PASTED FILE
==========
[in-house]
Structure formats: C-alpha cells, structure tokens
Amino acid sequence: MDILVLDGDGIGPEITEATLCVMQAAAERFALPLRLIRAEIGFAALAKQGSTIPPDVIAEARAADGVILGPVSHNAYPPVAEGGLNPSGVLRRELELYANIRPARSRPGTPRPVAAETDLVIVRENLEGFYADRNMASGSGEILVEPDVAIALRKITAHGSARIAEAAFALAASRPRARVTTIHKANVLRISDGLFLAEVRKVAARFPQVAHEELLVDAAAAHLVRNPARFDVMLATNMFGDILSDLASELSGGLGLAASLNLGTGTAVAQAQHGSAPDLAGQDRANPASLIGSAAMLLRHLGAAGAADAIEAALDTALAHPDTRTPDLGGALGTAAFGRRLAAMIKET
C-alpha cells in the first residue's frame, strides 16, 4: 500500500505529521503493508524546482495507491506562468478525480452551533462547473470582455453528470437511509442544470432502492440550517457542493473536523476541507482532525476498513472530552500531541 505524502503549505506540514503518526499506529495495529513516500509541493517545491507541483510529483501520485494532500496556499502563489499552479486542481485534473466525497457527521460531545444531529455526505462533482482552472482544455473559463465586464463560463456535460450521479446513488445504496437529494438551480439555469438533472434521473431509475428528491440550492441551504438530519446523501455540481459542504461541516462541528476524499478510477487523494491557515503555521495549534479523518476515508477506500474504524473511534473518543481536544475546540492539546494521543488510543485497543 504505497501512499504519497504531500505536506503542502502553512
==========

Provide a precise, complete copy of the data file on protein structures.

[in-house]
Structure formats: C-alpha cells, structure tokens
Amino acid sequence: MDILVLDGDGIGPEITEATLCVMQAAAERFALPLRLIRAEIGFAALAKQGSTIPPDVIAEARAADGVILGPVSHNAYPPVAEGGLNPSGVLRRELELYANIRPARSRPGTPRPVAAETDLVIVRENLEGFYADRNMASGSGEILVEPDVAIALRKITAHGSARIAEAAFALAASRPRARVTTIHKANVLRISDGLFLAEVRKVAARFPQVAHEELLVDAAAAHLVRNPARFDVMLATNMFGDILSDLASELSGGLGLAASLNLGTGTAVAQAQHGSAPDLAGQDRANPASLIGSAAMLLRHLGAAGAADAIEAALDTALAHPDTRTPDLGGALGTAAFGRRLAAMIKET
C-alpha cells in the first residue's frame, strides 16, 4: 500500500505529521503493508524546482495507491506562468478525480452551533462547473470582455453528470437511509442544470432502492440550517457542493473536523476541507482532525476498513472530552500531541 505524502503549505506540514503518526499506529495495529513516500509541493517545491507541483510529483501520485494532500496556499502563489499552479486542481485534473466525497457527521460531545444531529455526505462533482482552472482544455473559463465586464463560463456535460450521479446513488445504496437529494438551480439555469438533472434521473431509475428528491440550492441551504438530519446523501455540481459542504461541516462541528476524499478510477487523494491557515503555521495549534479523518476515508477506500474504524473511534473518543481536544475546540492539546494521543488510543485497543 504505497501512499504519497504531500505536506503542502502553512